LGBTQ+ Pride Month

15 Great Movies That Depict The Older LGBTQ Experience

Add them to your list for Pride Month.

June is LGBTQ Pride Month, and it's as good a time as any to remember that the LGBTQ community includes people of all ages — and it's important for popular media to reflect that.

A 2014 study from Services & Advocacy for GLBT Elders (SAGE) found that there were 3 million LGBT people over 55 in the United States, with that number expected to double in 20 years. These individuals often face issues such as financial instability, discrimination, and health care concerns. They're more likely to be single and childless, and 34 percent were reported to live alone. According to SAGE, some reported that they "struggle to find community in LGBT spaces, where youthfulness is revered and older people are less embraced." 

Older members of the community are also less likely to see themselves represented in film. A GLAAD study found that only 17.5 percent of major movies released in 2015 featured LGBT characters, so it follows that older LGBT characters are even more rare — especially considering how many fewer roles are available to older actors, particularly women, as they age.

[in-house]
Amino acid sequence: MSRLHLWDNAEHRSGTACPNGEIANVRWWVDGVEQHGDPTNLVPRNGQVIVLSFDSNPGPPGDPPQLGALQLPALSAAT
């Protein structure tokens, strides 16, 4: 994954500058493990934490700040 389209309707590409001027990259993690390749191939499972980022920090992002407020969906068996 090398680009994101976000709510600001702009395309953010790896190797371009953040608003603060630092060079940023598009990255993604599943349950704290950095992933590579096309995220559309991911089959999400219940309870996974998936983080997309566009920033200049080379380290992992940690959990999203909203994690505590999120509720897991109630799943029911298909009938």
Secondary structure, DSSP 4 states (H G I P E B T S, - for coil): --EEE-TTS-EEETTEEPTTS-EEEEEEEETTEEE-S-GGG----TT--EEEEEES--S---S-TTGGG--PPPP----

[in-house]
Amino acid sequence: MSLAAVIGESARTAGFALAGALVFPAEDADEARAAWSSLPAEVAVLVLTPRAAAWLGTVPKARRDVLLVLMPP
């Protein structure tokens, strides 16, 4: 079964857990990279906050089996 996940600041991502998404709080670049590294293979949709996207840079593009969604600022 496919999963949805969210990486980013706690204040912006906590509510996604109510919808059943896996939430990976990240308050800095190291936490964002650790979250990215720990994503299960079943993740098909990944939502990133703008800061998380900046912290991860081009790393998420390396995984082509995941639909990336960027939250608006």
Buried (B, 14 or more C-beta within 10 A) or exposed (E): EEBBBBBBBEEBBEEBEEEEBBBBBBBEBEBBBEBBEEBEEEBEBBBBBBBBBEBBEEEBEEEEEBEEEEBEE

While stories about LGBTQ youth are extremely important, we should be careful not to leave older generations out of the conversation. And while it may not be as common as it should, onscreen representation of older LGBTQ people does exist — in the form of acclaimed films in various genres, as well as insightful documentaries. These stories should be recognized, so while you're putting together your Pride Month viewing material, don't forget to include a few of the titles below.


1. Beginners